This ad for Graflex cameras wants you to take up a new hobby. Photography's great. Yes, back in 1948, even hobby-level photography probably meant developing your own pictures, which means you'd need a darkroom and some chemicals and, well, of course it's way simpler now that it's The Future. Duh. That's not news. What is news is the baffling picture they chose to feature in their ad.
Yes yes, that's not insightful or anything, but beyond the mere challenge of getting a discernible image down on film, there's the challenge of taking a well-composed or interesting picture.
What the hell is this, then? I'm not the Pope of Photography, but I do know a couple things about composition and stuff. Here's a boy behind a screen door, placed dead center in the frame. Kind of makes you cry, right? There must have been a huge pile of photos to choose from. Why this one? It must be artistically important for some reason. Graflex was a camera company, after all. You'd think they would know their shinola about nice picture. Let's just trust that this is a prize-winning picture, or at least prize-worthy, and try to figure out why...
-One in a series of photographs of superchildren by Arnold Pearson. Here, Lightning Rodney is photographed inside his Faraday cage, the only safe way he can interact with his family. Poor Lightning Rodney. So lonely, So positively charged.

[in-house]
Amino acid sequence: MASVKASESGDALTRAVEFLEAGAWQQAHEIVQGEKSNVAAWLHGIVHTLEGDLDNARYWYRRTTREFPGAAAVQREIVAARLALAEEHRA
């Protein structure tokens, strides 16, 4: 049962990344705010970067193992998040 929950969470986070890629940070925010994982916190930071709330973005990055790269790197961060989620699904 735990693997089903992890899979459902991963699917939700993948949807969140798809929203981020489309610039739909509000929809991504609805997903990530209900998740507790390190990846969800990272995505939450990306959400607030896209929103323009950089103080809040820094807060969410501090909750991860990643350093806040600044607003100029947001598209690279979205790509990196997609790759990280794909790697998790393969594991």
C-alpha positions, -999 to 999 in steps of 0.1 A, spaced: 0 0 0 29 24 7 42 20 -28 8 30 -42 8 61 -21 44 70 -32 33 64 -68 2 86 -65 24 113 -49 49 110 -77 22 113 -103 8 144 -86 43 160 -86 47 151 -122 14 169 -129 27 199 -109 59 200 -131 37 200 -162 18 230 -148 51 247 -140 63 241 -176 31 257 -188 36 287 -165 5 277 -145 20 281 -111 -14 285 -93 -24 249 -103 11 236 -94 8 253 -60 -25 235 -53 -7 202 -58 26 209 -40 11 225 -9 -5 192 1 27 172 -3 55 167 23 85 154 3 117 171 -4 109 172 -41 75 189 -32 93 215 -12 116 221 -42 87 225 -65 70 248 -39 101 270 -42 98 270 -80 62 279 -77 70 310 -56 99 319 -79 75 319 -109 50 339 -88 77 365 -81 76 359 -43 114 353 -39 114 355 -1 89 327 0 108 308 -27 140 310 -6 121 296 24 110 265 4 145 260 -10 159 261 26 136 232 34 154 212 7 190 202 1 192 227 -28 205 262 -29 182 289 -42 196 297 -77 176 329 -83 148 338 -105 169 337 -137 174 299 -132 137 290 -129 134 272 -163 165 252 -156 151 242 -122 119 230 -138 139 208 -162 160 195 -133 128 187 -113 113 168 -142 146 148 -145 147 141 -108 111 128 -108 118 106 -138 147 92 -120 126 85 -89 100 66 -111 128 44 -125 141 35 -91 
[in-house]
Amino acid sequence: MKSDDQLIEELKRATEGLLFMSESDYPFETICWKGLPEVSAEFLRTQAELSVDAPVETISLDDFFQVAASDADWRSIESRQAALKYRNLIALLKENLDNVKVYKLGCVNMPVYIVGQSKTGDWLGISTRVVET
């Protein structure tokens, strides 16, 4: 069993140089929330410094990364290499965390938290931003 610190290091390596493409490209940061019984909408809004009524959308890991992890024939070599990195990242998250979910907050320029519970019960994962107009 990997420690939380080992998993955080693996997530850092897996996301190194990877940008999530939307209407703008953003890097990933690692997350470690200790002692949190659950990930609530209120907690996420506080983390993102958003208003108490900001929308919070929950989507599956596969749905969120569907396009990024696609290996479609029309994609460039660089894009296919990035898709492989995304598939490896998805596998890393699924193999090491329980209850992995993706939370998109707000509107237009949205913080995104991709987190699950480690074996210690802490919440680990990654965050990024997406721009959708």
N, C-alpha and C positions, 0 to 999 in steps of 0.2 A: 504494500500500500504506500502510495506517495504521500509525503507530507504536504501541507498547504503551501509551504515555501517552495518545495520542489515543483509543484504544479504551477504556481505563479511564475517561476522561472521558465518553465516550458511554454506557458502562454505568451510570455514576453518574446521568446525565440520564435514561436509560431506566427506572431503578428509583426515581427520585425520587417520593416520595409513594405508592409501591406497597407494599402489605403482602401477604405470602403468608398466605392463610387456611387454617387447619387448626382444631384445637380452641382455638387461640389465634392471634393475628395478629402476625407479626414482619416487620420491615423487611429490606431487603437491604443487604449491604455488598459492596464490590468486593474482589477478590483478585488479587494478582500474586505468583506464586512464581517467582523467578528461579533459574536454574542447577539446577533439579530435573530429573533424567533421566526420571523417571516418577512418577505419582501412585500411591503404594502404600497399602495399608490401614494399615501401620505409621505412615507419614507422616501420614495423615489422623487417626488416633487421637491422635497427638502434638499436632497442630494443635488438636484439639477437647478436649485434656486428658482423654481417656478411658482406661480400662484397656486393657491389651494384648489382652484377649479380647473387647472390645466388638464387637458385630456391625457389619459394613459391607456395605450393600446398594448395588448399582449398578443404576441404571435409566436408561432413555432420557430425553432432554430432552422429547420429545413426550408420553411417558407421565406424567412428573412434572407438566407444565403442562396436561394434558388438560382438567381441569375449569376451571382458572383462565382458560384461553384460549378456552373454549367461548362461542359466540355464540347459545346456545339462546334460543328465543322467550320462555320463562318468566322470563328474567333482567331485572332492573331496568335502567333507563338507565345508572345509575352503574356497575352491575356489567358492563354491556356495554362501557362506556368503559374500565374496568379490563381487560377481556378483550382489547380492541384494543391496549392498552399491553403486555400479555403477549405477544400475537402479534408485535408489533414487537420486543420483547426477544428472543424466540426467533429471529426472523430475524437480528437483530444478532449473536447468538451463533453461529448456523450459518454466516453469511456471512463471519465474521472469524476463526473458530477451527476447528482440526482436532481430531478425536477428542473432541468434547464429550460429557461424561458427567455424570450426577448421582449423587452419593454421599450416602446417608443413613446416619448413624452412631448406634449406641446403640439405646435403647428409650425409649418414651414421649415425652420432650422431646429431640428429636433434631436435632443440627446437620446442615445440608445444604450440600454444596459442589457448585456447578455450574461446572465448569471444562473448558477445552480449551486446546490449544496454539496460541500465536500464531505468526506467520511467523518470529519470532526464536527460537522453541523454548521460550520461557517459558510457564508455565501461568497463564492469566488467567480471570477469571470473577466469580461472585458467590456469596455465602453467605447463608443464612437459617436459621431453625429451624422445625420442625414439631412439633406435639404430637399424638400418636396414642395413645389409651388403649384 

-The boy has hidden behind the door, hoping to surprise his mother when she comes in carrying the groceries, including a carton of Faberge' eggs. The photo is significant because it captures the adorable stupidity of childhood: The boy doesn't realize that the eggs represent not only a significant achievement in the jeweler's art but also the investment of his parents' life savings. His little joke may result in the ruination of the carton of eggs, and his family's future. Also, he's hiding behind a screen door.
-The picture portrays mankind's necessary ties to nature, despite all our pretensions of sophistication. The boy has finished doing his business out in the yard and is ready to come back in and finish writing his sonnet "My Mother, My Apoplexy".